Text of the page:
Name: Richard Abbot
Rank/Branch: O3/US Air Force
Date of Birth: 02 June 1934
Home City of Record: Delmar NY
Date of Loss: 06 February 1967
Country of Loss: North Vietnam
Loss Coordinates: 174600N 1054800E (WE847643)
Status (in 1973): Missing in Action
Other Personnel in Incident: Donald J. Hall; Patrick H. Wood; Lucius L. Heiskell (all missing)
Source: Compiled by Homecoming II Project 15 March 1991 from one or more of the following: raw data from U.S. Government agency sources, correspondence with POW/MIA families, published sources, interviews. Copyright 1991 Homecoming II Project.
REMARKS: SYNOPSIS: On February 6, 1967, Capt. Lucius L. Heiskell was a pilot and was flying an O1F aircraft on a visual reconnaissance mission with another O1F when his aircraft was struck by enemy fire forcing him to bail out. His parachute was followed to the ground and voice contact with him indicated that immediate rescue was not feasible due to enemy troops in the area.
Beeper signals continued and later an HH3E helicopter flown by Maj. Patrick H. Wood was dispatched to recover Heiskell. He was at this time located near the border of Laos and North Vietnam about 5 miles from the Mu Gia Pass. Wood's crew that day included Capt. Richard A. Kibbey and SSgt. Donald J. Hall.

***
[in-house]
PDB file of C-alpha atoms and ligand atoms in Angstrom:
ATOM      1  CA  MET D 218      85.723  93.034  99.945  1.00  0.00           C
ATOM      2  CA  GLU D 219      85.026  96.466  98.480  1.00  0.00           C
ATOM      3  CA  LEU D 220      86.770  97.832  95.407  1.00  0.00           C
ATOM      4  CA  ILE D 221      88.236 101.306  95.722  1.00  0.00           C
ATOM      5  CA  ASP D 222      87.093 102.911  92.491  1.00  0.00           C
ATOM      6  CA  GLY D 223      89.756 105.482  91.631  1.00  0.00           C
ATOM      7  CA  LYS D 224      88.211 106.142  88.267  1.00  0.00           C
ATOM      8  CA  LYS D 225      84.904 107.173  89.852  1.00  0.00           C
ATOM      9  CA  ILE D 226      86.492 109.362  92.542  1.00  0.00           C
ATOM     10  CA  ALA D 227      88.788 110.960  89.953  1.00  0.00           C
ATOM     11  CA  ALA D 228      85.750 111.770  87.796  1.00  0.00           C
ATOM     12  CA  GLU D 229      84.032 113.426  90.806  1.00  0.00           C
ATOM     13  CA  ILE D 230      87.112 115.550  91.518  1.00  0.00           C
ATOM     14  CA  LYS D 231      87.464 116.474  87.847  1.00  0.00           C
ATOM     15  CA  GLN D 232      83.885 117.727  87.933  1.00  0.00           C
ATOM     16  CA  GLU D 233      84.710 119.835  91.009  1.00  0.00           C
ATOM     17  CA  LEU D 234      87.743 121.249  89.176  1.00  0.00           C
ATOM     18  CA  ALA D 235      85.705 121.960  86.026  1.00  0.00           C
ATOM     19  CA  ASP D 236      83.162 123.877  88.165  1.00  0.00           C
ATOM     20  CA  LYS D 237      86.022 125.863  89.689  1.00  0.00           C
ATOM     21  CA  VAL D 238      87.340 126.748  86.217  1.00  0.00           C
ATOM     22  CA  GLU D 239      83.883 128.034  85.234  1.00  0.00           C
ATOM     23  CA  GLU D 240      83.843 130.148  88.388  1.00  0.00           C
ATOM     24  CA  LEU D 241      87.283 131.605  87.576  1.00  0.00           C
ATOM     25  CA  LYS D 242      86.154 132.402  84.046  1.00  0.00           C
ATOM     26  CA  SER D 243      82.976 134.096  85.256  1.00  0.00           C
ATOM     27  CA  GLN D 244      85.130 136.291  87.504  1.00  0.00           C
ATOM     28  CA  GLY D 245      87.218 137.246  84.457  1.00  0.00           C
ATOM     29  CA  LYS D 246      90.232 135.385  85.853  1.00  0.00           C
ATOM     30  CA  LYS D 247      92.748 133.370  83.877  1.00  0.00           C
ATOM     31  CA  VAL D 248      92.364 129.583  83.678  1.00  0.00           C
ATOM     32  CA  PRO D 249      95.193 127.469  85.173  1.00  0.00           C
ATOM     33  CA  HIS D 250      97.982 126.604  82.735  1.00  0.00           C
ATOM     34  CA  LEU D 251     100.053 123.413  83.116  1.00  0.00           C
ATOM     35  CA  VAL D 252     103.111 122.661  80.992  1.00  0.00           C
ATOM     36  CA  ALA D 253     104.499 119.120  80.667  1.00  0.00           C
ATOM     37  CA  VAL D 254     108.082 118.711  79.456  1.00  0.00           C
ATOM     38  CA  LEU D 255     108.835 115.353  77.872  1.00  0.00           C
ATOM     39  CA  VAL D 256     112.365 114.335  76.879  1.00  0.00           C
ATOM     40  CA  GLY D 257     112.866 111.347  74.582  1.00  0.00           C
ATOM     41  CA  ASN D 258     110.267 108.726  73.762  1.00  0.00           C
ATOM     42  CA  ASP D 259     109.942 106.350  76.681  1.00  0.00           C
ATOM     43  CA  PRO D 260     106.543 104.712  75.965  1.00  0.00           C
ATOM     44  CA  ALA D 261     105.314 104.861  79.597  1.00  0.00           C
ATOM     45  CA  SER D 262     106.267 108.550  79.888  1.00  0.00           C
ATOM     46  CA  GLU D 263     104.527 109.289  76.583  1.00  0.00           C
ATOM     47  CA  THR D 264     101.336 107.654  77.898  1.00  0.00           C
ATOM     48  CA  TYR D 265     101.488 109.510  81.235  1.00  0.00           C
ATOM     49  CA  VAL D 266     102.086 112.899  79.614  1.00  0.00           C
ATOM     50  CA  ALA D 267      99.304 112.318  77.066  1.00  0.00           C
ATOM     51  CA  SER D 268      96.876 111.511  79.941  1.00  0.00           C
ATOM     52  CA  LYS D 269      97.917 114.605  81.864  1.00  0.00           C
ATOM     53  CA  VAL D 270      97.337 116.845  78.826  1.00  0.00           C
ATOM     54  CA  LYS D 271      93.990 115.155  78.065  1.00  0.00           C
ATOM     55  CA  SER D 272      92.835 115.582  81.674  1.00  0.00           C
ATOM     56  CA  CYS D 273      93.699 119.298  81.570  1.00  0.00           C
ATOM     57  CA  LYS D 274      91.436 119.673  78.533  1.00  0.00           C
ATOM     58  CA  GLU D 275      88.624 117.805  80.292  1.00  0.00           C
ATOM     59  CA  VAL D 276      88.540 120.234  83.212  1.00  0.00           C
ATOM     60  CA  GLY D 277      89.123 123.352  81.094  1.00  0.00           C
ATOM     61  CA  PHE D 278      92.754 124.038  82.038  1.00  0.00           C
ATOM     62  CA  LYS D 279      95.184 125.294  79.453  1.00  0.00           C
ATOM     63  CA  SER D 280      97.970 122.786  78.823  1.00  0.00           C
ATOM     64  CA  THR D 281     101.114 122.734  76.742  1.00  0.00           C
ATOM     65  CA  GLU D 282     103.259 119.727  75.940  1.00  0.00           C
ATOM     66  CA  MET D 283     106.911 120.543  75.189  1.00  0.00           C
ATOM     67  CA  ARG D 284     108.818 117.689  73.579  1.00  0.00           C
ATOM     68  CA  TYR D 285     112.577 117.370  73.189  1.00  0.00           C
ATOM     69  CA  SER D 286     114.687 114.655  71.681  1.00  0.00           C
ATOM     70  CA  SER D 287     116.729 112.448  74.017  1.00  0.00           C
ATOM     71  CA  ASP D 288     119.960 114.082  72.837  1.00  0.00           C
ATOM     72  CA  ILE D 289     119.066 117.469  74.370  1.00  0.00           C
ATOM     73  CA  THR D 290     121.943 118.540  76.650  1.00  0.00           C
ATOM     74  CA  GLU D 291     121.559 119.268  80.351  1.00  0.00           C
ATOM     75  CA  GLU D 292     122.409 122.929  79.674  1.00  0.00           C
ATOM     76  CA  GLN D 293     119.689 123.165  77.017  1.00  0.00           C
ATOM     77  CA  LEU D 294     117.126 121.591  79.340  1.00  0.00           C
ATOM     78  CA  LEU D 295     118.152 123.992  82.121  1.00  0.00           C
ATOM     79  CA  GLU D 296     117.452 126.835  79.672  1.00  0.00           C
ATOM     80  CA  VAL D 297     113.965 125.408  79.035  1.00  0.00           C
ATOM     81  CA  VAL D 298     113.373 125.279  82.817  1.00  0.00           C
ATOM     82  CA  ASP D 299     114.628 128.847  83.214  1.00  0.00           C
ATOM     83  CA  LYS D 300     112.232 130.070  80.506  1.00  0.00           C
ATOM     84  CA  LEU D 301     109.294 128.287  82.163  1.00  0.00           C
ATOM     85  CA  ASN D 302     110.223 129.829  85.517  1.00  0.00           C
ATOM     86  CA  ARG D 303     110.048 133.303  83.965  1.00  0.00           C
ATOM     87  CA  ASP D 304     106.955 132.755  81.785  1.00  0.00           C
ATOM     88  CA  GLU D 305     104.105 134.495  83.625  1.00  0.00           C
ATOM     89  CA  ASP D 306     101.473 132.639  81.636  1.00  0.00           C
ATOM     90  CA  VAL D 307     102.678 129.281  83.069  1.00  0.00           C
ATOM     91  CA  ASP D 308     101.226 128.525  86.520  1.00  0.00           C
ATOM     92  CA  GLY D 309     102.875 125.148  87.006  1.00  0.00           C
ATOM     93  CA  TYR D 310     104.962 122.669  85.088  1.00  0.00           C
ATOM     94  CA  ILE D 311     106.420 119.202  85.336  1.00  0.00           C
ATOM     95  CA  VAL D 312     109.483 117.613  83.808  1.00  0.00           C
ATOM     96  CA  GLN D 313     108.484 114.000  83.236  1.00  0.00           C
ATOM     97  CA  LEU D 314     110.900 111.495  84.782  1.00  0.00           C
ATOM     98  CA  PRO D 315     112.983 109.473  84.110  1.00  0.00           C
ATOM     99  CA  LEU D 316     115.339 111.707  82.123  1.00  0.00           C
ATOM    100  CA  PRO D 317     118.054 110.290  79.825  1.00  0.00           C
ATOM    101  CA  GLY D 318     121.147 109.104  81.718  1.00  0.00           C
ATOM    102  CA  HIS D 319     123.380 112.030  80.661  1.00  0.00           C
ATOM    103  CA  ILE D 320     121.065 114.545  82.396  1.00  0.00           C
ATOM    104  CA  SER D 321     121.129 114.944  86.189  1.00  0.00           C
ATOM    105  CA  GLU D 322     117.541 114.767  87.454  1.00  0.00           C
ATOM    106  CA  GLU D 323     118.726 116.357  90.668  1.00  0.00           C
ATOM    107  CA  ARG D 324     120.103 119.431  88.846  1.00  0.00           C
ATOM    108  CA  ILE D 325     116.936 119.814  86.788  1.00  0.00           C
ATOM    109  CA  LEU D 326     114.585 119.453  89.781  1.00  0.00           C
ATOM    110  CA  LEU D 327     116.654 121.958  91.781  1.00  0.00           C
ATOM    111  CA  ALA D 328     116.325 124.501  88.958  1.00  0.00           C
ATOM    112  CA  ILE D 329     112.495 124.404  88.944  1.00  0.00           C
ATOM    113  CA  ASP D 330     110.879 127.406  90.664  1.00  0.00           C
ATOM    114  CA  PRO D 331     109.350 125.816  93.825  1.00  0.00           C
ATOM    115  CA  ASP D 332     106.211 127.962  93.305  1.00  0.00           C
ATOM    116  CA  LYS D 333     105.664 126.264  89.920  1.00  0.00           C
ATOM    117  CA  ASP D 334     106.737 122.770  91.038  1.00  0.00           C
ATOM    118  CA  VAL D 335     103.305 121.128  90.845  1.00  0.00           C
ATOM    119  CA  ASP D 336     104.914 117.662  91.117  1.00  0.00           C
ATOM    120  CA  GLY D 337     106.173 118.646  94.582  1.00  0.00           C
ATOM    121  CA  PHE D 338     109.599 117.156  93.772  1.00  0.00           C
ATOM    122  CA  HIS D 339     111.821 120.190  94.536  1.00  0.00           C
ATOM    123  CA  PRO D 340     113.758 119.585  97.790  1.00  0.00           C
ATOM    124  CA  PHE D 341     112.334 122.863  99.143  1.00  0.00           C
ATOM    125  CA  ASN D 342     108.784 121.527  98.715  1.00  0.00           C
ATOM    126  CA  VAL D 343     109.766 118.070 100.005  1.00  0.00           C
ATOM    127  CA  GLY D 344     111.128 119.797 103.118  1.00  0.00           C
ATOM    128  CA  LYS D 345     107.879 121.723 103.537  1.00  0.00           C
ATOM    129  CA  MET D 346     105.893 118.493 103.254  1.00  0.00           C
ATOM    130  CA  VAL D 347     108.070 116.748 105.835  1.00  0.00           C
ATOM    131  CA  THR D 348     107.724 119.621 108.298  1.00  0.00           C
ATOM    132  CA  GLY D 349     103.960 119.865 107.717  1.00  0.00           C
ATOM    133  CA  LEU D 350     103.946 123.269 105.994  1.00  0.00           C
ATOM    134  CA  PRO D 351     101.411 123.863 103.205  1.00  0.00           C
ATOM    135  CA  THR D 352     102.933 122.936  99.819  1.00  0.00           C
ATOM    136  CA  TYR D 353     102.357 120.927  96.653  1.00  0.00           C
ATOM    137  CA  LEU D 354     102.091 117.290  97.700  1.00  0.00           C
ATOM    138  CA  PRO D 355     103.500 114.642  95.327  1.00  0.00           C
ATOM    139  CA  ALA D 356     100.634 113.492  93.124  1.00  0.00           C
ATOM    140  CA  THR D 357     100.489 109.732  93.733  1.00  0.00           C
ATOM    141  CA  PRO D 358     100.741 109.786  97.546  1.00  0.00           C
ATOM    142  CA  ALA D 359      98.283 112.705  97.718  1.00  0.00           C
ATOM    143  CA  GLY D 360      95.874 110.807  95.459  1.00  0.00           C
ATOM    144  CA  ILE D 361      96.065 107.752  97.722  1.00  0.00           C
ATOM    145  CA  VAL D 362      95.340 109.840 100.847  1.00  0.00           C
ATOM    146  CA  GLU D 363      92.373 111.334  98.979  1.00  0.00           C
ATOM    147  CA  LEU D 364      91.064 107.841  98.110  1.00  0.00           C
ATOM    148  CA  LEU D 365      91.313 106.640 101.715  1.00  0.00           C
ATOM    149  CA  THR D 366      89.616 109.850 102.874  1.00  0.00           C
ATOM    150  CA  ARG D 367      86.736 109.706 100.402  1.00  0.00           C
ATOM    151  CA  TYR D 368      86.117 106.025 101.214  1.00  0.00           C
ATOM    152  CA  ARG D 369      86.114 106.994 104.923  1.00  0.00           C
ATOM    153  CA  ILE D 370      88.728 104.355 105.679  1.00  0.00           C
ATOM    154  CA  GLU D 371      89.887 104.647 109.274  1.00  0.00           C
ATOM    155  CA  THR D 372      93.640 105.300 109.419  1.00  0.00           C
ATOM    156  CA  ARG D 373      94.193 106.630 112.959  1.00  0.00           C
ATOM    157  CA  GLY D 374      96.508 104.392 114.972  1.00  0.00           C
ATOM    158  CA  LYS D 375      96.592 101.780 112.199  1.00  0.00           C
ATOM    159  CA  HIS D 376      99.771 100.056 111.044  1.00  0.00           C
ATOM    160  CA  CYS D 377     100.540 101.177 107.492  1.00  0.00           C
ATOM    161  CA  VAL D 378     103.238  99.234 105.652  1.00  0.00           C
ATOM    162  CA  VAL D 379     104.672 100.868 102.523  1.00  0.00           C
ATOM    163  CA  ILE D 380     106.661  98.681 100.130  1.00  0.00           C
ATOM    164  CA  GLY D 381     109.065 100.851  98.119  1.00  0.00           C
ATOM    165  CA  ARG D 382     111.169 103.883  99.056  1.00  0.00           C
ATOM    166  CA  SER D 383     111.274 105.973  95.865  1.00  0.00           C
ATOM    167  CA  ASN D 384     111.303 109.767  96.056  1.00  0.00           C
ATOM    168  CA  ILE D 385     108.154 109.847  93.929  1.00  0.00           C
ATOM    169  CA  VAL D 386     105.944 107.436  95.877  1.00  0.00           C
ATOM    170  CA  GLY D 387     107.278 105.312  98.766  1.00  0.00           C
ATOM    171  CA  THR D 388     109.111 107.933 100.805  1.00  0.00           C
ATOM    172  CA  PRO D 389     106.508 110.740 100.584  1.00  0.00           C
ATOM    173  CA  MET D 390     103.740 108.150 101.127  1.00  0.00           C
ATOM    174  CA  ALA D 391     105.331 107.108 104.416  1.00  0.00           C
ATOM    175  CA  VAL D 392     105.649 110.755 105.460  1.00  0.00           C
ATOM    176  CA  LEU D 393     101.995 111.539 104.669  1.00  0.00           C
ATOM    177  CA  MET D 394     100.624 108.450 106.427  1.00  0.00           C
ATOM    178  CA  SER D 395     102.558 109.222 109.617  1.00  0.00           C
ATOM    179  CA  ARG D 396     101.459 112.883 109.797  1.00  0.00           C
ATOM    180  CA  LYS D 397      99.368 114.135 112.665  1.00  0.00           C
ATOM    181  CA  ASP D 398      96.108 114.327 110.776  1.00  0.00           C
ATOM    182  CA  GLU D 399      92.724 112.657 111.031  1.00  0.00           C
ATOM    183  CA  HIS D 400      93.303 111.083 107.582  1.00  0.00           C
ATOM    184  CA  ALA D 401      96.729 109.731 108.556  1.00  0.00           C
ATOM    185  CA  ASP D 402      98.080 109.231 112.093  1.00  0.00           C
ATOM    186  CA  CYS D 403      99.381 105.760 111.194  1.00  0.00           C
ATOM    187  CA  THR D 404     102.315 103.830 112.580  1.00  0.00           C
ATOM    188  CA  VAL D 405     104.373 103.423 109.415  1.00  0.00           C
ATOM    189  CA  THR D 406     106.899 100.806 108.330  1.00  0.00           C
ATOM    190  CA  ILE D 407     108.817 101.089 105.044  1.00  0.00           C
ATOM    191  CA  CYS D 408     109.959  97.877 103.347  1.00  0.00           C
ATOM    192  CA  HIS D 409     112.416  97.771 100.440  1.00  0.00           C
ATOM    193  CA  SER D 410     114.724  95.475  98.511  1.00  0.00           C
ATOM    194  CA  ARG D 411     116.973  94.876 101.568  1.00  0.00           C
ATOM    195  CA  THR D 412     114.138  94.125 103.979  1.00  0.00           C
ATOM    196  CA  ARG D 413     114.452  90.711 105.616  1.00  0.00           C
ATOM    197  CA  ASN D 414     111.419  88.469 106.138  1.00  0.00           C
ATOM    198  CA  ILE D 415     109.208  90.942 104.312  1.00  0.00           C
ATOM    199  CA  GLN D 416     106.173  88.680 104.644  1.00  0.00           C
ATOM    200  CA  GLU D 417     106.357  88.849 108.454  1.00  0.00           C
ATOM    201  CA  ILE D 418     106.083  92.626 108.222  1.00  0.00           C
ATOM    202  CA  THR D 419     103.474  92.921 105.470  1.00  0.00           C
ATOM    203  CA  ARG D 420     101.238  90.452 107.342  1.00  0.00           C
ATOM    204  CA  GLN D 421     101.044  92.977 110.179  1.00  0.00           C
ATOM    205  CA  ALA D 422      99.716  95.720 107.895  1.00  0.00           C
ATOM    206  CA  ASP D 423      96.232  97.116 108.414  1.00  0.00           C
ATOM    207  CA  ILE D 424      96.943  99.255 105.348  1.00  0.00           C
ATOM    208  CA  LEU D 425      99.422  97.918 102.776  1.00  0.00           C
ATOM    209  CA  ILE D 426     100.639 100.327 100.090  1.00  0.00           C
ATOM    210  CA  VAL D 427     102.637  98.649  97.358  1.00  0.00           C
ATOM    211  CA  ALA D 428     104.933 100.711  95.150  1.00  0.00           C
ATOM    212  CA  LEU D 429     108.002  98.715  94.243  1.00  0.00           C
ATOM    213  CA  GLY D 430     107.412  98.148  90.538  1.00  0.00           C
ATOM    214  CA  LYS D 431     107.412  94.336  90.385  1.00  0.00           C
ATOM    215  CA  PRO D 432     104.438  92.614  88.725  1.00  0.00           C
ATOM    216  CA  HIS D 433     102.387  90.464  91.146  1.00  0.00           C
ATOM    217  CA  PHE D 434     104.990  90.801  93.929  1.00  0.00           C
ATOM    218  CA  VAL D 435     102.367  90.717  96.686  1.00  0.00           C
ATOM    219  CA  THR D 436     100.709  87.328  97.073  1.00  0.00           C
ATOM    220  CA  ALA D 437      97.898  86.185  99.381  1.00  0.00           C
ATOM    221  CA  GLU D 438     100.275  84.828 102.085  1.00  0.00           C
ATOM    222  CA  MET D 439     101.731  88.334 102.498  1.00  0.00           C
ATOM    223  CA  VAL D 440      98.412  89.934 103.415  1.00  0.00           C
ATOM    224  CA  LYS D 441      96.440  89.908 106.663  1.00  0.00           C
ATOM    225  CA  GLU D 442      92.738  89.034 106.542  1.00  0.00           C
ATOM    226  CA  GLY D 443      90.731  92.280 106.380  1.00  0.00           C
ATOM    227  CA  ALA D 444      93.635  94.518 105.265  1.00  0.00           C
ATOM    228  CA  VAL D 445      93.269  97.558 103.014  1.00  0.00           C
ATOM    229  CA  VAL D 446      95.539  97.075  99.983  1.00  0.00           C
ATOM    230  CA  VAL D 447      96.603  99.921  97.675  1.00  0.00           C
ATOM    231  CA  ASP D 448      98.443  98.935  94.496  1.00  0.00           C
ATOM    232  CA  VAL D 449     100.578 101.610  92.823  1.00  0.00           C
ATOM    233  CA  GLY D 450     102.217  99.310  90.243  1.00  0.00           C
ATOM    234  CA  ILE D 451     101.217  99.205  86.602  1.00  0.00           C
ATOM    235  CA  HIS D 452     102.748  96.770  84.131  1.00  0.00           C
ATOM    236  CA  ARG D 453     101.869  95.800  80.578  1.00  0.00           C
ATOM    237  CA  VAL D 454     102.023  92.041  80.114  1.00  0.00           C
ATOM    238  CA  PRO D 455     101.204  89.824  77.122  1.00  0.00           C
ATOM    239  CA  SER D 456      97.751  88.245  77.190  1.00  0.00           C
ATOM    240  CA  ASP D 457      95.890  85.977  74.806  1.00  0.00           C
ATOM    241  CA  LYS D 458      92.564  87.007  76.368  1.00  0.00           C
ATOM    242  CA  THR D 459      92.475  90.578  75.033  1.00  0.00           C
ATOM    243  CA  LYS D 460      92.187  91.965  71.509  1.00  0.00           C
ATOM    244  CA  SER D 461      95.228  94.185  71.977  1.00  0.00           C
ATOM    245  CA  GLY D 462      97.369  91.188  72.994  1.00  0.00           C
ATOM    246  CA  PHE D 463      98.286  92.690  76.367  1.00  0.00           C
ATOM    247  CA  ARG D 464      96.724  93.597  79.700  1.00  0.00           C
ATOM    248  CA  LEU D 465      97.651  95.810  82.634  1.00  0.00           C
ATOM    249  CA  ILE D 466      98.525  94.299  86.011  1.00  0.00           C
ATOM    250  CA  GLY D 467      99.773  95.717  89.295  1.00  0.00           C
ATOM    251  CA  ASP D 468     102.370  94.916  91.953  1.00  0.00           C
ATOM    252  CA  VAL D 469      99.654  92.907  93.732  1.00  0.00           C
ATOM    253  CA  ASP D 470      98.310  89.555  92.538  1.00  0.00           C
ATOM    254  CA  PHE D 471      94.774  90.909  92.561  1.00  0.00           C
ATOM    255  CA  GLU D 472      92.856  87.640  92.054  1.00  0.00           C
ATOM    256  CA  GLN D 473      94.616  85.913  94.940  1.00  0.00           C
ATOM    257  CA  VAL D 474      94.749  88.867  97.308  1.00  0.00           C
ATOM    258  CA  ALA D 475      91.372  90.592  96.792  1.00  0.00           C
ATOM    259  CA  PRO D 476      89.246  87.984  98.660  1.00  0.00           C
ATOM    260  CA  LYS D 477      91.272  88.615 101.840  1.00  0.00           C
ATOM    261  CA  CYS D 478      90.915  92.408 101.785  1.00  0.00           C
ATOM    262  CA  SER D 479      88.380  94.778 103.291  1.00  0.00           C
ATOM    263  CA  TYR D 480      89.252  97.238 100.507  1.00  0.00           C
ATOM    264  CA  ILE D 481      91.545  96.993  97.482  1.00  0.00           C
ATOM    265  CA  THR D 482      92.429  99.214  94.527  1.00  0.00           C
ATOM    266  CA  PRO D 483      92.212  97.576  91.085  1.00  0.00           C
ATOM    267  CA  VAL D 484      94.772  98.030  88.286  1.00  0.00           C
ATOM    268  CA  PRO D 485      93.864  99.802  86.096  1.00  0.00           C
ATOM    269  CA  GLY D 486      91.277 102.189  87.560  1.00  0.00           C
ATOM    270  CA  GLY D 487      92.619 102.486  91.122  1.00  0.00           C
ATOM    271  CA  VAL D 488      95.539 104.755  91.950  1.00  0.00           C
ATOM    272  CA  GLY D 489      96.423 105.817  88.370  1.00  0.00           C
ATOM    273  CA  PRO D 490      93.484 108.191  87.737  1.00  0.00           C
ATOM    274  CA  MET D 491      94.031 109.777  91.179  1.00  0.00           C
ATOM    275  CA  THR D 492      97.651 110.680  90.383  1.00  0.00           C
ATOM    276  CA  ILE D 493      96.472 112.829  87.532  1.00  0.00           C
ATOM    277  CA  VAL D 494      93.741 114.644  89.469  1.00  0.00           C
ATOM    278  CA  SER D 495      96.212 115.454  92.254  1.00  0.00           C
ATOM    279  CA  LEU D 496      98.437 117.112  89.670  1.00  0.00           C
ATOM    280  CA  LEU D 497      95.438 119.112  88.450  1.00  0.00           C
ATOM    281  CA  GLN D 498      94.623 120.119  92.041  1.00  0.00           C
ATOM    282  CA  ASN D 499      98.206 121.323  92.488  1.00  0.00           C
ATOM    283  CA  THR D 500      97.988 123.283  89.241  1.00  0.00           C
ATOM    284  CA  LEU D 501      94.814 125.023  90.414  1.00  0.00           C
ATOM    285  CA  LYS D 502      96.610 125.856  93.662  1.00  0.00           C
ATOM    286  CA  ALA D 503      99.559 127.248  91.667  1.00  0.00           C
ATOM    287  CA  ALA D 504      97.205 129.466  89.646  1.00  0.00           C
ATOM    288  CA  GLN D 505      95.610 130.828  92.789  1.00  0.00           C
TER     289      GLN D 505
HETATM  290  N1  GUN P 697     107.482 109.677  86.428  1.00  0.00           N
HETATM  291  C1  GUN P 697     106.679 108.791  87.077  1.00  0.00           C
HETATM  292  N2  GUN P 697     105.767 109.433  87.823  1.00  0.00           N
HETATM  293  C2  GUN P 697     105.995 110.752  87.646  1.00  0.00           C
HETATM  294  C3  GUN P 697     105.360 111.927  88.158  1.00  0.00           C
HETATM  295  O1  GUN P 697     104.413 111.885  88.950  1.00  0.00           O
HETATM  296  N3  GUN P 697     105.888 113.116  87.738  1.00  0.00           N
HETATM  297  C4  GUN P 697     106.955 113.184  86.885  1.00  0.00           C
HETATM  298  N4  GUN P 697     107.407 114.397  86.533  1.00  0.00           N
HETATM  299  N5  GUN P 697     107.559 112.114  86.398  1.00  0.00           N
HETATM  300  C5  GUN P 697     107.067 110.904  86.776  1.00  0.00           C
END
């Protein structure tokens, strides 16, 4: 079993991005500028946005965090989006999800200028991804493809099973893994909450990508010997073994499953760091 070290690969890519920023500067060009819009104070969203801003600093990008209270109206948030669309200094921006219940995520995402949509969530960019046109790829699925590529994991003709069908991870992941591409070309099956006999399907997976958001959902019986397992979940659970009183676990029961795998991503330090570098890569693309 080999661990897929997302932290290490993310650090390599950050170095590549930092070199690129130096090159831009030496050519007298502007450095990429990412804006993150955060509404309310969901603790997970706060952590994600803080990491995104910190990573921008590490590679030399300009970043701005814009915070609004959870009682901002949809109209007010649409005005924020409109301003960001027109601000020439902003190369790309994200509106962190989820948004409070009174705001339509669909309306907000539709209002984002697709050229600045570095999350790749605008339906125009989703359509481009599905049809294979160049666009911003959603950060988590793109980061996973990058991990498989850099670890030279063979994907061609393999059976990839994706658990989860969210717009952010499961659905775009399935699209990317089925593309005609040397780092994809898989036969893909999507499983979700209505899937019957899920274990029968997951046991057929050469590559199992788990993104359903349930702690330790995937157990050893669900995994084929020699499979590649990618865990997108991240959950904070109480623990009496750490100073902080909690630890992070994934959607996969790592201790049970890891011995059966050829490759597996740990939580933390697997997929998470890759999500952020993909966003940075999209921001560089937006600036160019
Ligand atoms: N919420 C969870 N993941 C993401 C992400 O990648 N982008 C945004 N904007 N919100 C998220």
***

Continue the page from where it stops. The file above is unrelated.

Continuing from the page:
Heiskell was hoisted aboard, but as the helicopter was departing the area, it was hit by ground fire causing it to explode and crash. The helicopter pararescueman survived and was treated for burns. The remainder of the crew, Hall, Kibbey and Wood, as well as Heiskell, were not located.
When 591 Americans were released in 1973, the crew of the HH3E was not among them. They were numbered with nearly 3000 Americans who remained missing, prisoner, or unaccounted for at the end of the war.
Since American involvement in Vietnam ended in 1975, over 10,000 reports relating to Americans missing, prisoner, or otherwise unaccounted for in Indochina have been received by the U.S. Government. Many officials, having examined this largely classified information, have reluctantly concluded that many Americans are still alive today, held captive by our long-ago enemy.
Whether Kibbey and the crew of the HH3E survived the crash of their aircraft to be captured is not known. It is not known if they might be among those thought to be still alive today. What is certain, however, is that as long as even one American remains alive, held against his will, we owe him our very best efforts to bring him to freedom.
Richard A. Kibbey was promoted to the rank of Colonel during the period he was maintained "Missing in Action."
Graphics courtesy ofRon Fleischer
Graphics courtesy ofJoni's Patriotic Graphics